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Pac-Man Vs. Package Art

Pac-Man Vs.

When the GameCube debuted, Nintendo announced their plans to link the Game Boy Advance as a controller to open a whole new world of gaming possibilities. My reaction was, to be entirely honest, what possibilities? A Game Boy Advance is far more limited than the mighty standard controller. The only advantage it offers is that personal screen, which doesn't seem to be all that useful when the player's focus is naturally going to be on the TV.

Still, Shigeru Miyamoto seems Hell-bent on pushing the idea, and to that end, he's borrowed Namco's Pac-Man to create a whole new kind of multi-player experience. Although this little "tech demo freebie" still doesn't demonstrate why connectivity is the next big thing, it is a cute novelty that demonstrates the potential of simpler games and packs a lot of classic fun.


There's really nothing outstanding going on here. The player with the Game Boy is treated to a more or less faithful recreation of the original Pac-Man arcade game; there isn't even so much as a special color pallette involved in switching to the new custom-built levels.

Meanwhile, the players controlling the ghosts get to see the world in beautiful real-time 3D. The effect is about as spectacular as the old isometric Pac-Mania arcade game. One nice bonus is a change of scenery to go along with the theme of each maze, but there's nothing especially eye-grabbing.


A few jazzy Pac-Man tunes have been remixed from previous titles and run in the background on the GameCube. Sound effects are limited to the classic "wocka-wocka-wocka" from the original arcade version. Inexplicably, the voice of Mario offers play-by-play commentary as the game goes on. It's largely unnecessary, but it's occasionally helpful when you're playing as the ghosts to know when things happen beyond your peripheral vision, like who ate the fruit.


Pac-Man has long remained one of the best examples of how much fun can be derived from a simple premise. Although the game has been updated to involve two to four players, very little has been added to the actual gameplay; the focus is still on the tried-and-true formula of gobbling dots and outrunning the ghosts.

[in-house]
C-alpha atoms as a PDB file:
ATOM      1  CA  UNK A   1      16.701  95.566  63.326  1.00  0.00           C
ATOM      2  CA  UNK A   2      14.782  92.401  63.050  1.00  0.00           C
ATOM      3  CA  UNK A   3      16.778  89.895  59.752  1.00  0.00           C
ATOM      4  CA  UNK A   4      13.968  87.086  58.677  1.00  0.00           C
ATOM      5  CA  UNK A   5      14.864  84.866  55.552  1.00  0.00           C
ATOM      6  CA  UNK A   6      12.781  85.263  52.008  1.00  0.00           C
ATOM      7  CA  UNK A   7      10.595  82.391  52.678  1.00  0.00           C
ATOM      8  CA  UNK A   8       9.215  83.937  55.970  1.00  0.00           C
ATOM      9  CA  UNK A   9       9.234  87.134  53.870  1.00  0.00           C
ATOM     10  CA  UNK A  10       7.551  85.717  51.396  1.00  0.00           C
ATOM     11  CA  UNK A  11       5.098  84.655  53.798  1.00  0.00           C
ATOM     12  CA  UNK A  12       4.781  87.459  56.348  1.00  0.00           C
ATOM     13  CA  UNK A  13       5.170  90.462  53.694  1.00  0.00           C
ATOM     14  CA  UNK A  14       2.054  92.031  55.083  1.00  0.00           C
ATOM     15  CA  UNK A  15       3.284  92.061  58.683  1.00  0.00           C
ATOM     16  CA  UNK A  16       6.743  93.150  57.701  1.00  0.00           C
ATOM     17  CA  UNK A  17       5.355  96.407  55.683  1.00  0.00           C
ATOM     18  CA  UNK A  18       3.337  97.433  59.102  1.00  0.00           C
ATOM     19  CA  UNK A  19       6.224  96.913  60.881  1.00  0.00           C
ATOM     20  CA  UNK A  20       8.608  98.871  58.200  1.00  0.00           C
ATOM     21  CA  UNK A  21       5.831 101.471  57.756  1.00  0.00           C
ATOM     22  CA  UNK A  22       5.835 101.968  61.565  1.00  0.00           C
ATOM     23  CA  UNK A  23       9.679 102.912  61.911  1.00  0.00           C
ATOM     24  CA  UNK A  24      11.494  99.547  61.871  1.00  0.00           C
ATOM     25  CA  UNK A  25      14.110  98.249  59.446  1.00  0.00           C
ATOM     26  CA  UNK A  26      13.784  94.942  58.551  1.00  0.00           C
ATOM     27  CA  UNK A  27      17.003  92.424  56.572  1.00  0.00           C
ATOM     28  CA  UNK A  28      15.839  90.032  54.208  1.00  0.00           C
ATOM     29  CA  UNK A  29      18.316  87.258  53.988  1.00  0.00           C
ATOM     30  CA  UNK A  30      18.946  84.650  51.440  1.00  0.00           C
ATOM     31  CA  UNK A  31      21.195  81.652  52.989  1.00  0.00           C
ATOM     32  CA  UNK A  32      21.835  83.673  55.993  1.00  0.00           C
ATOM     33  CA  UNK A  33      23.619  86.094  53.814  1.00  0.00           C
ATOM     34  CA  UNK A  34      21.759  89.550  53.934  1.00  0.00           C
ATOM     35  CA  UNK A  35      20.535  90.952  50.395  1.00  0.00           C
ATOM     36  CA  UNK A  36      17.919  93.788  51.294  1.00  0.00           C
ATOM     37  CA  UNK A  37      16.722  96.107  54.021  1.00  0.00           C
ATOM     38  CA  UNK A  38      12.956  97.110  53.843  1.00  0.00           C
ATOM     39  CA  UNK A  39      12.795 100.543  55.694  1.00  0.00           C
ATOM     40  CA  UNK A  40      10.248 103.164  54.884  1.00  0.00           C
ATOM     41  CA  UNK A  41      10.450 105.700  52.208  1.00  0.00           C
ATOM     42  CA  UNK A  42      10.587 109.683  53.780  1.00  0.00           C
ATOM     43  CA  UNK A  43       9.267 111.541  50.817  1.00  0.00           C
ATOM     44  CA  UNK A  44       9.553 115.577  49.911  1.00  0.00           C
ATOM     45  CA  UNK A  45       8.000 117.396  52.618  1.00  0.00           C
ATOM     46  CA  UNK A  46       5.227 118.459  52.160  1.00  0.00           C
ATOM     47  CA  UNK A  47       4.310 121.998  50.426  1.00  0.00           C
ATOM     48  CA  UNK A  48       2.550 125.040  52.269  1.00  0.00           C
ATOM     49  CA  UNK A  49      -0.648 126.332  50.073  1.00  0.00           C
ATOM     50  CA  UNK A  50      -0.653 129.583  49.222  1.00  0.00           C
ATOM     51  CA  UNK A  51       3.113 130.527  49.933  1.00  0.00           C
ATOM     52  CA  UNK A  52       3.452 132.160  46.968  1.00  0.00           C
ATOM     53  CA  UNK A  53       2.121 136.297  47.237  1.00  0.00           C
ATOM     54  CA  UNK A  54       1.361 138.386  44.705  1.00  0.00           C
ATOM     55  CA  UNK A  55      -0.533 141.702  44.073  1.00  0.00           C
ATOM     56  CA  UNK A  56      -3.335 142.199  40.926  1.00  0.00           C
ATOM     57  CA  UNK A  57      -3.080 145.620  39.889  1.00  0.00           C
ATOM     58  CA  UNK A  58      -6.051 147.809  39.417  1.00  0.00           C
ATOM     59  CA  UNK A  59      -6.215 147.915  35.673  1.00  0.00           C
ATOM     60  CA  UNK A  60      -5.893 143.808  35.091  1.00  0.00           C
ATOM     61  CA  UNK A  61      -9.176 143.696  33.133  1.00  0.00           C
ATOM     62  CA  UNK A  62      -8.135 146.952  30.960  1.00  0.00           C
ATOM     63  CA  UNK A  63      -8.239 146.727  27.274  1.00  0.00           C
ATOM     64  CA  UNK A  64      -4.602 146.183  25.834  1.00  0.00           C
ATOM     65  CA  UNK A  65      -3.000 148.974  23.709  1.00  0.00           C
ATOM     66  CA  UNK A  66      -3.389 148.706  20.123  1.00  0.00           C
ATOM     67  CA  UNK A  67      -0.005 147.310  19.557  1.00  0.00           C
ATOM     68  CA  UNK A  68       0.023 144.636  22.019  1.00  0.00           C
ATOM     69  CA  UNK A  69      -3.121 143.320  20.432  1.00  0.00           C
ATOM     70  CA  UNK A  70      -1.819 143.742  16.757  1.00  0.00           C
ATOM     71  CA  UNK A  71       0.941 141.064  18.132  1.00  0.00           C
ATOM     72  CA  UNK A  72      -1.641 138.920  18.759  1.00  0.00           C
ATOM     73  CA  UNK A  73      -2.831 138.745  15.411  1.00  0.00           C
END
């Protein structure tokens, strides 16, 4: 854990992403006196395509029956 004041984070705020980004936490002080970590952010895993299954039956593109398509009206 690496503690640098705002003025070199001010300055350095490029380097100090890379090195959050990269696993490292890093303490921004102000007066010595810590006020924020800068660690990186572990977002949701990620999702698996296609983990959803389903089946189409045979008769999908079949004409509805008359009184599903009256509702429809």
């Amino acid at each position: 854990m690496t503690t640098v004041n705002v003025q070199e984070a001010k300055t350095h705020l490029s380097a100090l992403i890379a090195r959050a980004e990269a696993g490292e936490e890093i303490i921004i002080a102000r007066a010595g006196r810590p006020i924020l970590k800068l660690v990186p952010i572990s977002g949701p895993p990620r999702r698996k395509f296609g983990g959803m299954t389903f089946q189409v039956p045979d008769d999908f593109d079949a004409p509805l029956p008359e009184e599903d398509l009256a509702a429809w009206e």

To take advantage of the Game Boy linkup, the controller setup takes just a bit to get used to. Controller port four links up to a Game Boy Advance, and the other controller ports are used for normal Gamecube controllers. Every time a player takes over control of Pac-Man, including when the first player to be Pac-Man is randomly chosen at the beginning of the game, the new Pac-Man trades the Game Boy for his GameCube controller. It's an untidy solution, especially if you've got four players and no Wavebirds; if you switch often enough, you'll find yourself with a tangled mess of cords. Still, it's better than requiring each player to get a Game Boy. If there's a shortage of players, the computer will take over the extra ghosts and act on behalf of the first player to touch them.

The object of the game is to reach a certain point total before the other players. Although the ghost players have a few opportunities to score points along the way, there's a premium on gaining and maintaining control of the gobbling yellow sphere. Not only does Pac-Man get points for gobbling dots, fruit, and ghosts, but he gets a 1600 point bonus if he clears a maze without being caught. A ghost can only get control of Pac-Man by capturing him. The ghosts play in tiny "bubbles" that show their immediate surroundings, but Pac-Man leaves a short trail behind him in the 3-D maze to make it a bit easier to hunt him down. It's a very interesting way to look at an old familiar game -- after all, who hasn't wondered what it's like to be a ghost? Even playing as Pac-Man is a new and refreshing experience when you're playing against real human opponents who don't behave in the predictable patterns that the AI traditionally demonstrates. Depending on the point total agreed on and the skill of the players involved, a single game can last a matter of minutes or nearly an hour.

Unfortunately, there's not much more depth to the game than that. Apart from a measly six mazes, there's nothing in the way of variety. The game doesn't even use a memory card to keep track of statistics; what you see is what you get.


Multiplayer is the only way to play Pac-Man Vs. Although a copy of the original Pac-Man would've been a nice bonus for single players to diddle around with, the omission of a single-player version can be forgiven since this is a freebie to begin with.

It might not be the first thing to come to mind when you get together with a few friends for a game night, but Pac-Man has a universal charm that's hard to deny. Every round is quick and frantic and offers lots of opportunities for sudden turn-arounds. The more humans you can get hooked up to it at once, the better it is. Not bad for a disc that you basically get for free.


It may not be the killer app for connectivity that it wants to be, but Pac-Man Vs. is a surprisingly worthwhile way to spend some quality multiplayer time -- and you can't beat the price. Any Pac-Man fan would do well to pick it up in a promotional offer, particularly the player's choice Pac-Man World 2 bundle.

final score 7.0/10

Staff Avatar Ed Griffiths
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"Nothing can kill the Grimace!"

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